BOLE: What we do is we fire a high-energy particle beam at a target. There are three parts: there is an accelerator at the back here, which is kind of the powerhouse of the research center; and then there are two experimental areas called target stations.
FOWLER: These pulsed beams of neutrons and muons enable the structure and dynamics of condensed matter to be probed on a microscopic scale, ranging from the subatomic to the macromolecular. Dr. Holland.
HOLLAND: There are some things that are almost just too small to see, they’re invisible. So we have to start using light at wavelengths and ranges that we actually can’t see with our own eyes, and using that interaction between the light and the features of interest, we can start to get an idea on almost an atomic – on an atomic scale of what happens when silk is flowed. It’s looking at these kind of what we call non-Newtonian materials, non-Newtonian fluids, where they don’t behave in a linear way.
FOWLER: Are you able to sort of give me some details on what you’ve discovered so far?
HOLLAND: If you actually think about a spider, it doesn’t just pull silk constantly out of its spinnerets; it’s not all reeled up like a fire hose. It’s actually stored in these specialized organs called silk glands, and it’s stored as a protein jelly, yet almost at a moment’s notice the silk will travel down this elongated tapering duct, this silk gland, and exit as a fiber. So, it goes from this stored gel to one of the best-known biopolymers, if not one of the best-known polymers in terms of its toughness known to man. Within seconds, in terms of our production of polymers ourselves and production of our own materials, this is absolutely key.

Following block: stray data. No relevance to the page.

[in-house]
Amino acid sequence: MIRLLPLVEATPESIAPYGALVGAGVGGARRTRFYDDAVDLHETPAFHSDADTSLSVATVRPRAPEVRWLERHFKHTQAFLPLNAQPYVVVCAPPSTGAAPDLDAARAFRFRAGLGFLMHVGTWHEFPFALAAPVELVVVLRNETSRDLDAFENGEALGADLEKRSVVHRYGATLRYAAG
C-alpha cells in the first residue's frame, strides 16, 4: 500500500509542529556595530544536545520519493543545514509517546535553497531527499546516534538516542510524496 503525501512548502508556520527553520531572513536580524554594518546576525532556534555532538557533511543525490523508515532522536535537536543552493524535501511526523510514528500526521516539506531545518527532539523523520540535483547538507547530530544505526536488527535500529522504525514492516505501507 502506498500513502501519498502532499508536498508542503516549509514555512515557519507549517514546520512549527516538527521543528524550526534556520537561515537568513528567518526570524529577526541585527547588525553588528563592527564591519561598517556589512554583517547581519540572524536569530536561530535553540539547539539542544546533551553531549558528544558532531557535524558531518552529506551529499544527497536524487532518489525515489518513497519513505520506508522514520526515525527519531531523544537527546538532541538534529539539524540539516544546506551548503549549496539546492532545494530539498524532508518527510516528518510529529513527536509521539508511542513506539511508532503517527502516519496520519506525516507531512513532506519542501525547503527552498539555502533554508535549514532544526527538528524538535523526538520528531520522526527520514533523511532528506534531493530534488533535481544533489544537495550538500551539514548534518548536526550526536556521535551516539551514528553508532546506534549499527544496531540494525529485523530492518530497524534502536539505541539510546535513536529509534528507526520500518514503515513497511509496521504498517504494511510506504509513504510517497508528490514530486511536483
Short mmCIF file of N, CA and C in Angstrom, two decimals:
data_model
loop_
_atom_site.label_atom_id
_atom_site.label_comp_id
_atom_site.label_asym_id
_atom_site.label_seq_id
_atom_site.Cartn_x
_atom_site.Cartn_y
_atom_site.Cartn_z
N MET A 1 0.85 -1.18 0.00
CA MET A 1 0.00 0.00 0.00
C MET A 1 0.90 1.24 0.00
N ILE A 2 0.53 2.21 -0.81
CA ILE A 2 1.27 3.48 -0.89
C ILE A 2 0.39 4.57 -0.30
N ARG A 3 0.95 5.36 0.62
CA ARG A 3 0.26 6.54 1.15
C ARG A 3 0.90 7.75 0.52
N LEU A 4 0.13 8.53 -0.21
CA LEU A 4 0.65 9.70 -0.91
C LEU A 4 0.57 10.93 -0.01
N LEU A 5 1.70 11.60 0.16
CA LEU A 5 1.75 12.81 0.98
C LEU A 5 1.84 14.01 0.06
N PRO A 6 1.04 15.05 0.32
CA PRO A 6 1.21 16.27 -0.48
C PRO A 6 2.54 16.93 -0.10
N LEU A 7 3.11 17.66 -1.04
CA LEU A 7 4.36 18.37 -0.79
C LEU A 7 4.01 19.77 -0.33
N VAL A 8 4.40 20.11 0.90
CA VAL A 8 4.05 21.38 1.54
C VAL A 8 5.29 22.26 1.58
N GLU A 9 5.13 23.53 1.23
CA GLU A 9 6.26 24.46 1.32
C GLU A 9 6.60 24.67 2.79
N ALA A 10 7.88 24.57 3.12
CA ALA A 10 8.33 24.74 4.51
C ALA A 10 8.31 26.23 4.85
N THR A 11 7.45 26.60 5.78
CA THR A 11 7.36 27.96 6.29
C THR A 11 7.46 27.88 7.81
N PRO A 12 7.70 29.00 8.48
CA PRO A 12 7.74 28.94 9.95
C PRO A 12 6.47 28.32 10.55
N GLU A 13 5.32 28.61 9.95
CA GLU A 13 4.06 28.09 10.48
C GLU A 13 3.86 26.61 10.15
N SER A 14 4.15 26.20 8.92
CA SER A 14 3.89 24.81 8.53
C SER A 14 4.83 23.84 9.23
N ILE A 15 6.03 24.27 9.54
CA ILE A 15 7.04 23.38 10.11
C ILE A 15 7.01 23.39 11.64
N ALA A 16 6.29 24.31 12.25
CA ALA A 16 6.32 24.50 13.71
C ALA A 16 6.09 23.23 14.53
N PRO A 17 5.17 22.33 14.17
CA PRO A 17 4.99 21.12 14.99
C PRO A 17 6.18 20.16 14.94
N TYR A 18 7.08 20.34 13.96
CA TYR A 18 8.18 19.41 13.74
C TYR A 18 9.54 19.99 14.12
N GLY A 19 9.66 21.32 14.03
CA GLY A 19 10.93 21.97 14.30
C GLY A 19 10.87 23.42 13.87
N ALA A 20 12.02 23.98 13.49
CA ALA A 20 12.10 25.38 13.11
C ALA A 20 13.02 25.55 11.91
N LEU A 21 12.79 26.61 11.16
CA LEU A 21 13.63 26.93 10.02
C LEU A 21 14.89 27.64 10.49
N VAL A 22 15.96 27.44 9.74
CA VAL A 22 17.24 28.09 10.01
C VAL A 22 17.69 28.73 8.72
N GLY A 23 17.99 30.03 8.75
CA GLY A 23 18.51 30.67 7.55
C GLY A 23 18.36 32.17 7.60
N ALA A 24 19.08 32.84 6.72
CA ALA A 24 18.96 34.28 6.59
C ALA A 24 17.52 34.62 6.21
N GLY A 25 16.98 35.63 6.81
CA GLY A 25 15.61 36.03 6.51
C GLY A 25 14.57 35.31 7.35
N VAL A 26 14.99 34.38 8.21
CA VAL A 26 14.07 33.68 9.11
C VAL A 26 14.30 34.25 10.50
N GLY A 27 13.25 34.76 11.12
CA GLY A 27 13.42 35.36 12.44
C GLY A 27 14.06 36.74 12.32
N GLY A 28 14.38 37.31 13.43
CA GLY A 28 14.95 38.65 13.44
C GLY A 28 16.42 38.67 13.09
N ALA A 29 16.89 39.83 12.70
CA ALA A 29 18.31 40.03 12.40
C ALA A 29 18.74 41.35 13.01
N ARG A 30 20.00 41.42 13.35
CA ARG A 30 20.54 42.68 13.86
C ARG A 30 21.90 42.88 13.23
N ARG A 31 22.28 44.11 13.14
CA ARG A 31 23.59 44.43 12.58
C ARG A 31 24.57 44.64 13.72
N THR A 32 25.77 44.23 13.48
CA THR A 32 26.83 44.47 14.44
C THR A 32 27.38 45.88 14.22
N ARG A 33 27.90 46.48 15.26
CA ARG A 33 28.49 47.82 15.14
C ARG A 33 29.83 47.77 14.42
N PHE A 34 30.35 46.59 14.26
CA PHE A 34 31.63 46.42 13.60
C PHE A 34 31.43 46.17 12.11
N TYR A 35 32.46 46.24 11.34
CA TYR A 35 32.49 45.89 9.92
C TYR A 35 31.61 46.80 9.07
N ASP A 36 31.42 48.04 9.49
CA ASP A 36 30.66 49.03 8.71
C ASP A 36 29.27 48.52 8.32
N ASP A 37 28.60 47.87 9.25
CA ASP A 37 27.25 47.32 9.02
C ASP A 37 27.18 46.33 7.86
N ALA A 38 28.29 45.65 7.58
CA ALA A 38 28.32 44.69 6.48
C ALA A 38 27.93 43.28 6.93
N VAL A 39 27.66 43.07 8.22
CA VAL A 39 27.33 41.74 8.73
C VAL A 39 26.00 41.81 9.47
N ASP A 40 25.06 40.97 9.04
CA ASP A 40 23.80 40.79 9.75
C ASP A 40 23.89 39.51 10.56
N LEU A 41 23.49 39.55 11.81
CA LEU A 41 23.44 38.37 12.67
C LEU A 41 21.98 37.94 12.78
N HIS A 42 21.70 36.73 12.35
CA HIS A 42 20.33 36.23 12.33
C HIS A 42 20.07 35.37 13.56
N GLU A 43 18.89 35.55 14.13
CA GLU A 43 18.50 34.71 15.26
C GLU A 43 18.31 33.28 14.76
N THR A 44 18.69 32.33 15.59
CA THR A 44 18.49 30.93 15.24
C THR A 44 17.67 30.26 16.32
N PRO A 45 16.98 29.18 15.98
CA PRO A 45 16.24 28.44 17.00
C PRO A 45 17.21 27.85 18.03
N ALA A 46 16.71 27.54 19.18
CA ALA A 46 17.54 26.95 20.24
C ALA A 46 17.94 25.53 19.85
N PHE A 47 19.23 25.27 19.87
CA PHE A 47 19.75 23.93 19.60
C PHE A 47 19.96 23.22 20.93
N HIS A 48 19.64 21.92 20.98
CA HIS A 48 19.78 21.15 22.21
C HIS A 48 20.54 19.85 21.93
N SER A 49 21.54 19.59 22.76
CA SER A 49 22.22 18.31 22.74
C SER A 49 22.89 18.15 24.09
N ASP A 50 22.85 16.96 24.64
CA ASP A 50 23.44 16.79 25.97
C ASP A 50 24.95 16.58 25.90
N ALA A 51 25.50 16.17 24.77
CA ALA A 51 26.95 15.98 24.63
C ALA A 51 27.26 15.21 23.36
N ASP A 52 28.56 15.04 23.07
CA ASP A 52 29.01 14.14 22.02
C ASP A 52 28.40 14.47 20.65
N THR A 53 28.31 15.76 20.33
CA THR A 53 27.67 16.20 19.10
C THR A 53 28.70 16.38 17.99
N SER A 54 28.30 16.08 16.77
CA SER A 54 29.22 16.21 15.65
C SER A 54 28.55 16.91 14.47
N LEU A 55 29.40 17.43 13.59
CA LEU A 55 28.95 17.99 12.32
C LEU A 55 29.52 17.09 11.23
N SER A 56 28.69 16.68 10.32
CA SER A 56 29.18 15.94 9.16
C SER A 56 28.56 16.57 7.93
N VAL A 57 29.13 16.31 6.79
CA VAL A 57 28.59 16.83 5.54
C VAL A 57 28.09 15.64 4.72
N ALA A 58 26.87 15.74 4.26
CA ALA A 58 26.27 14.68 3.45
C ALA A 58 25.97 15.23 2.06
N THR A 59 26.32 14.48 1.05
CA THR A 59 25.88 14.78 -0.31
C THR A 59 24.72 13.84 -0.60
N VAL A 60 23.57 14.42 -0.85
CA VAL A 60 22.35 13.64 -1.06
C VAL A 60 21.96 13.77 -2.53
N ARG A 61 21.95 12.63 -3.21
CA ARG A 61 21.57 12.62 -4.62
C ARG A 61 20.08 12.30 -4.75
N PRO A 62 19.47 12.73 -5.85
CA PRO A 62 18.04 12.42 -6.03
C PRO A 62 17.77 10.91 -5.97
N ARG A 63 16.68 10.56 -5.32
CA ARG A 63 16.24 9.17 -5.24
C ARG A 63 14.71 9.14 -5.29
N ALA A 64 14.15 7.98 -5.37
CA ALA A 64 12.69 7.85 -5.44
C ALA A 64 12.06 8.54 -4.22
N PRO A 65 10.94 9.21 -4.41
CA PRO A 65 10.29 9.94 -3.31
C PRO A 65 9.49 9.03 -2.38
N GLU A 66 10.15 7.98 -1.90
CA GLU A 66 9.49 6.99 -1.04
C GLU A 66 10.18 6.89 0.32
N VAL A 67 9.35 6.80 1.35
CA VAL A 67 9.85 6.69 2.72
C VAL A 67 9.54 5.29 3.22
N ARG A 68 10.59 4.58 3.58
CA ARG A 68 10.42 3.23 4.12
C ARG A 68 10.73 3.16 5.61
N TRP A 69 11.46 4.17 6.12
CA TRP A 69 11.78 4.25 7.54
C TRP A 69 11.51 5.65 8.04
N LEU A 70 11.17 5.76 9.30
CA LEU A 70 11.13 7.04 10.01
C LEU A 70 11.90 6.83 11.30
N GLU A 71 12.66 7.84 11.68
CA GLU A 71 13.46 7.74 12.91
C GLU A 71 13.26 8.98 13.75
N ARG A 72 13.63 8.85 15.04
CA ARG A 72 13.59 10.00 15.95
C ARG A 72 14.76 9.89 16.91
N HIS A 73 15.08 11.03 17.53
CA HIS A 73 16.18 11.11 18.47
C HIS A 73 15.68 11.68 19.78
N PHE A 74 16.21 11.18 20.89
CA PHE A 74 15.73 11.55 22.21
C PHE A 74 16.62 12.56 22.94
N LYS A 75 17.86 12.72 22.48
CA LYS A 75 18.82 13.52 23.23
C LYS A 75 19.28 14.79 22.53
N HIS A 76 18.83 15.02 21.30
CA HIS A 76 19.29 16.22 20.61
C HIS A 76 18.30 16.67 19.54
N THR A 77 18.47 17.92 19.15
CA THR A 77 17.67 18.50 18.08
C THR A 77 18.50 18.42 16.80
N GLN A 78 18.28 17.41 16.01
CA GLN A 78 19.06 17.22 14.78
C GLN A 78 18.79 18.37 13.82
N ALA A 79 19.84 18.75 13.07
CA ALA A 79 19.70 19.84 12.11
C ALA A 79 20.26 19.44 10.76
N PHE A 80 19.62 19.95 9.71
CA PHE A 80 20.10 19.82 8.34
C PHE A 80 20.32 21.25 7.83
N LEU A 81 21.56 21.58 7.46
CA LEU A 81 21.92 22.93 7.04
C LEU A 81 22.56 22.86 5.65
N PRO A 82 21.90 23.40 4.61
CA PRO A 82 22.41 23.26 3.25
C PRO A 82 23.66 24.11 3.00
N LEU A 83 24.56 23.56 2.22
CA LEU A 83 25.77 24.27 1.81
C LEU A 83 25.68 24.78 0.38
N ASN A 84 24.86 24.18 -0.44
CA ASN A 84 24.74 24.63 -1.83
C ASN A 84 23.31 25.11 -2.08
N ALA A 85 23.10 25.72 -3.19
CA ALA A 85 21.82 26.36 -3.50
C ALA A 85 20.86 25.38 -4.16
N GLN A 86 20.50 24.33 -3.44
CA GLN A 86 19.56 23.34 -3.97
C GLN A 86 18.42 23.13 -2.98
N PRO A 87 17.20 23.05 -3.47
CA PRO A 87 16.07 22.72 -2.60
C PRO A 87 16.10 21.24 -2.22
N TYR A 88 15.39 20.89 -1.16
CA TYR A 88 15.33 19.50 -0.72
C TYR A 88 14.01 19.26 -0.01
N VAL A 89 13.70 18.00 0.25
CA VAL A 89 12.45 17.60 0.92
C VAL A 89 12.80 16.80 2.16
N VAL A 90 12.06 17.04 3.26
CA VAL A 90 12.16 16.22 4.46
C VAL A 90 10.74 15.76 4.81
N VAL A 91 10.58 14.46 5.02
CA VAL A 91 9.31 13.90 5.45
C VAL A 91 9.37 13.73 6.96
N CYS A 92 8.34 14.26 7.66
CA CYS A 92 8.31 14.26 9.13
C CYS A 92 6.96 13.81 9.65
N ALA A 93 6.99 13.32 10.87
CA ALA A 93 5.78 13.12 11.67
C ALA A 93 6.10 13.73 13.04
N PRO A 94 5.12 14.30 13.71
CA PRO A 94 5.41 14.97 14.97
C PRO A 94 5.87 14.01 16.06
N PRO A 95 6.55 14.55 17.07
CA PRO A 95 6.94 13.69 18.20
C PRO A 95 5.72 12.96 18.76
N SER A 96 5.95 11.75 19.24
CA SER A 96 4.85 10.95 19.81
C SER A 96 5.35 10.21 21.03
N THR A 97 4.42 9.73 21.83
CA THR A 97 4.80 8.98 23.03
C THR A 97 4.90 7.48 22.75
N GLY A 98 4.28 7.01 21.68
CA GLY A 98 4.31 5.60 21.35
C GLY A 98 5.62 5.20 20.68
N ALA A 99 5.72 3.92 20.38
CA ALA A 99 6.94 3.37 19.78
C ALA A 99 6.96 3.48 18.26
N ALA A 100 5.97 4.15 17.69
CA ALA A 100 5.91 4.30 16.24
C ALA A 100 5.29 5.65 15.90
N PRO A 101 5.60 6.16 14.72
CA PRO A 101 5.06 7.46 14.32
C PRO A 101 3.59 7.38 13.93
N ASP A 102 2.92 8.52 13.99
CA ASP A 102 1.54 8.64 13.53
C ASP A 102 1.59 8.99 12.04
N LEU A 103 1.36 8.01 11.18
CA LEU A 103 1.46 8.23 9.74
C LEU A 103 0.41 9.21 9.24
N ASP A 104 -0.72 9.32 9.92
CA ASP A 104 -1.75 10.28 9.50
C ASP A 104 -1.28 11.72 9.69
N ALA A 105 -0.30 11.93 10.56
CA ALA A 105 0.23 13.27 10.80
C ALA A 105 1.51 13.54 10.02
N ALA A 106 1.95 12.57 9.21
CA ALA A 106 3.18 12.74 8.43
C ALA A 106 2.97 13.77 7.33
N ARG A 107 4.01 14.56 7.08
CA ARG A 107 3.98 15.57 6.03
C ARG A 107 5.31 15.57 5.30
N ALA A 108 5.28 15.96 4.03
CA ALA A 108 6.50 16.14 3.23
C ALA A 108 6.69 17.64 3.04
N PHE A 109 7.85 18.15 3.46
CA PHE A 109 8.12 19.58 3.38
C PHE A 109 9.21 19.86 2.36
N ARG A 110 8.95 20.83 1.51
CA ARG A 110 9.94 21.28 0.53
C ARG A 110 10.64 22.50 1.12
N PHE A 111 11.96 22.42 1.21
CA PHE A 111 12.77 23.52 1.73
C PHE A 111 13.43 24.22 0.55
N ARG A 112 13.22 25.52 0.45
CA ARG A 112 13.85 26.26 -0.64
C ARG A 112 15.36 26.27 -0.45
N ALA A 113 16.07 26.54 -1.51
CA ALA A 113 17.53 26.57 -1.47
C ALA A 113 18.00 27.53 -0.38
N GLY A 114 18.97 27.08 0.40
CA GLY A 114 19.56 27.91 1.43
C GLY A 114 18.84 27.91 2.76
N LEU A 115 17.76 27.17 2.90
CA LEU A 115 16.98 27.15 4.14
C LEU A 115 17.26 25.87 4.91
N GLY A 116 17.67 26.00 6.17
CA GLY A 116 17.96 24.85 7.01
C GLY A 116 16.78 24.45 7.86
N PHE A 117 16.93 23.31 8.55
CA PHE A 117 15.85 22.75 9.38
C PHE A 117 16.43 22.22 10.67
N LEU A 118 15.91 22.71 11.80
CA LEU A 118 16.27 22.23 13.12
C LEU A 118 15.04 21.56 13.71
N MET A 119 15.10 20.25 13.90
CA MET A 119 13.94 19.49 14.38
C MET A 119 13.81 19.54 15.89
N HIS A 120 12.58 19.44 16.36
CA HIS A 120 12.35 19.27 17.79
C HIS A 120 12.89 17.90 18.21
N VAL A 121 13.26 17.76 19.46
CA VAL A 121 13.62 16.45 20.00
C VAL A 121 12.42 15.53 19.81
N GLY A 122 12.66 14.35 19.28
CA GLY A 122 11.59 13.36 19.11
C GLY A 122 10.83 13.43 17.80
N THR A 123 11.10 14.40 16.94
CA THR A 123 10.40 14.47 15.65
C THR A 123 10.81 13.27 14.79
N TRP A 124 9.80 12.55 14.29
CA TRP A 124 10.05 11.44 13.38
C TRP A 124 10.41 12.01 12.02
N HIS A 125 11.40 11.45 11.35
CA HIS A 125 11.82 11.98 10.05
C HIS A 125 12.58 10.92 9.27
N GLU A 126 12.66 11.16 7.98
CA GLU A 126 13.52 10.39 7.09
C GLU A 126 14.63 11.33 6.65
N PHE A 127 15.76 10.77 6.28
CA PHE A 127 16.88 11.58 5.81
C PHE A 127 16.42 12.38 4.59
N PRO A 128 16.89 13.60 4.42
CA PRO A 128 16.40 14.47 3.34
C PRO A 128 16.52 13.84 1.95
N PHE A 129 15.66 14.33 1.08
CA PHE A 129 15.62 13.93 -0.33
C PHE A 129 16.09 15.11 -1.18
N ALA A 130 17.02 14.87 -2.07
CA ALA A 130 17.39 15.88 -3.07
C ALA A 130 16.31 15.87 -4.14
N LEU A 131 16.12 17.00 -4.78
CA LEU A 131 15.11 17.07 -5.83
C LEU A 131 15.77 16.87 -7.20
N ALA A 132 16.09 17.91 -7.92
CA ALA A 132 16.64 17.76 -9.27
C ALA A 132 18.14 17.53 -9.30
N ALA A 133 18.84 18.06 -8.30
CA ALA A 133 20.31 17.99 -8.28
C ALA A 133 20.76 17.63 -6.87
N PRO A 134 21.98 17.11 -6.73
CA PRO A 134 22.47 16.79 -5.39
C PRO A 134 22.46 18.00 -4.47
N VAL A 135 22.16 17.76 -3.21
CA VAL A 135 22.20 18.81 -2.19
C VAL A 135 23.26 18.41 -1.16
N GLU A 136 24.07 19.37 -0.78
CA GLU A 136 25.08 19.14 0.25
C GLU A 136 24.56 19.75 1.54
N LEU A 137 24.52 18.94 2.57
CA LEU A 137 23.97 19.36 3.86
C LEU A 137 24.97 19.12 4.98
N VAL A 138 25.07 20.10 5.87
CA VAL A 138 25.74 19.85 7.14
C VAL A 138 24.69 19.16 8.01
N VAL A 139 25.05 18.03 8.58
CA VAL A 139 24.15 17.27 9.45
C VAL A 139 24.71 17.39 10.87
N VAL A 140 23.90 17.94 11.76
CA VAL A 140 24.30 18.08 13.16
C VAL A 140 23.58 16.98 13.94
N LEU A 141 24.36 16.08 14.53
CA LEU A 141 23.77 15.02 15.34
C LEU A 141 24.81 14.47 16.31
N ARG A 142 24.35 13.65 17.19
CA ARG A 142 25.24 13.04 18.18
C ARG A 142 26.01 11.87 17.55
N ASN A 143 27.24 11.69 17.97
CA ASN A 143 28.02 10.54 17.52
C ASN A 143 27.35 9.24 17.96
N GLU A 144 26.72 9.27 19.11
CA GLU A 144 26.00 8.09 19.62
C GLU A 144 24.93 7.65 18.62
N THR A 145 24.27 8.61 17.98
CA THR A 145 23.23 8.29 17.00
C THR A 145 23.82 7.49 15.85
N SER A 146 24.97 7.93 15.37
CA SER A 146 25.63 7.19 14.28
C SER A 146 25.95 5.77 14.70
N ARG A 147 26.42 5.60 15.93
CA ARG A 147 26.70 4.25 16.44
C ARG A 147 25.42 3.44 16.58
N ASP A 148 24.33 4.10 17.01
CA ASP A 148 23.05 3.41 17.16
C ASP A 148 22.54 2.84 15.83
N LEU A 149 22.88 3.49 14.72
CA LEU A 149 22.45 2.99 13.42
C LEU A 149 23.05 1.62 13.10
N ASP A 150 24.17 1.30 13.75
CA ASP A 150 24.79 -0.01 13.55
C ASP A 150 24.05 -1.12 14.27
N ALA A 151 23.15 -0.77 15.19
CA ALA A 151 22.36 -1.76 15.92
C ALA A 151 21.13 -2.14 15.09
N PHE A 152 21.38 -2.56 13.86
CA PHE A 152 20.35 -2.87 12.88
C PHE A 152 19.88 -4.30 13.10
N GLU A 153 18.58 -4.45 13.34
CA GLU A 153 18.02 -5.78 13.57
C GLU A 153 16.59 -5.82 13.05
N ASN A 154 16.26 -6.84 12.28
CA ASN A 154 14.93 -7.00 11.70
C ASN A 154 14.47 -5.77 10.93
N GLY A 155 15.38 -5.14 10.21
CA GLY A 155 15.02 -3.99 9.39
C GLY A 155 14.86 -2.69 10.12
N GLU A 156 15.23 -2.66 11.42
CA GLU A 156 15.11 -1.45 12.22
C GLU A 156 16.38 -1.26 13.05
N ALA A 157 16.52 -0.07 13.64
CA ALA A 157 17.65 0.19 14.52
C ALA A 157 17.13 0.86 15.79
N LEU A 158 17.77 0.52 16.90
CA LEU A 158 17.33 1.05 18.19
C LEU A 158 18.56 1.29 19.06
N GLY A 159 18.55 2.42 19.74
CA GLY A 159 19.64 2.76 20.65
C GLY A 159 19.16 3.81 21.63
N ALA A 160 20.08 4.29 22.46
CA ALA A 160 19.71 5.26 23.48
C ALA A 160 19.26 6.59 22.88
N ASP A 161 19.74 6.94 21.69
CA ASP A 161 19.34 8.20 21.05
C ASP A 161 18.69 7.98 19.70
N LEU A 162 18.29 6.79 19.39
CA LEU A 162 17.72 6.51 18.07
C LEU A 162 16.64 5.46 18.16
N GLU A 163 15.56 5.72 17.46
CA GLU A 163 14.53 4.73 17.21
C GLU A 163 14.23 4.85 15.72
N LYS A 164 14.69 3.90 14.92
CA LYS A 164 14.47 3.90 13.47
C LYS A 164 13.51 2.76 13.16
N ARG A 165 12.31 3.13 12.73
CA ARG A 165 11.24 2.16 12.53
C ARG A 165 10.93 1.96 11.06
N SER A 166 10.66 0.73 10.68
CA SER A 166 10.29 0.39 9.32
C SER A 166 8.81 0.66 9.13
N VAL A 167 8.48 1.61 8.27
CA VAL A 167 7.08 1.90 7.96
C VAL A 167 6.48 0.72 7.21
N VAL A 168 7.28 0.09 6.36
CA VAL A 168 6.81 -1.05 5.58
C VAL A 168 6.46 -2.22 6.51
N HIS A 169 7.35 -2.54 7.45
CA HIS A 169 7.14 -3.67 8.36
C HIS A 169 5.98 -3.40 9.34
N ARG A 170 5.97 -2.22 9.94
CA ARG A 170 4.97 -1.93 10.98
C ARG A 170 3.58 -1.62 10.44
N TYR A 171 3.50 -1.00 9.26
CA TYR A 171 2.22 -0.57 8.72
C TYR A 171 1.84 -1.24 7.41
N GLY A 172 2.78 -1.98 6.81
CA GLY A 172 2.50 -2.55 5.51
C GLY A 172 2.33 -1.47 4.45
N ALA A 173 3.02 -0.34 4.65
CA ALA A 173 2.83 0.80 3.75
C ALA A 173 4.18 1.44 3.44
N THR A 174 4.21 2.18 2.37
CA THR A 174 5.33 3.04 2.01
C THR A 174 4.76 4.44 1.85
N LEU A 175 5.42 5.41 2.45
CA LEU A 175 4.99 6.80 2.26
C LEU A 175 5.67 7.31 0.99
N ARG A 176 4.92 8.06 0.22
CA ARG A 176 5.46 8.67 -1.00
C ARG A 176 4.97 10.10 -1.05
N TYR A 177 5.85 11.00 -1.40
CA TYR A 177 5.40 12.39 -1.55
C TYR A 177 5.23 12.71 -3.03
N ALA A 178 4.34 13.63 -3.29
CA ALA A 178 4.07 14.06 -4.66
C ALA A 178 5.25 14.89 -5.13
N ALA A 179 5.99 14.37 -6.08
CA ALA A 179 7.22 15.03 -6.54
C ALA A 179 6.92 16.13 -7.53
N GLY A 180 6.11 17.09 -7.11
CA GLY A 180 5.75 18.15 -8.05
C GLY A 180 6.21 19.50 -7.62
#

[CREAKING DOOR; LOUD MACHINES IN BACKROUND]
HOLLAND: The beam passes through here and out to the detectors, which are down there at the back. So the neutrons come in, scatter off the atoms in the material and then get collected, so….
FOWLER: Back in target station one, Dr. Bole’s showing me how recent experiments here using similar techniques enabled a breakthrough in understanding how the surface lining the lungs of premature babies works.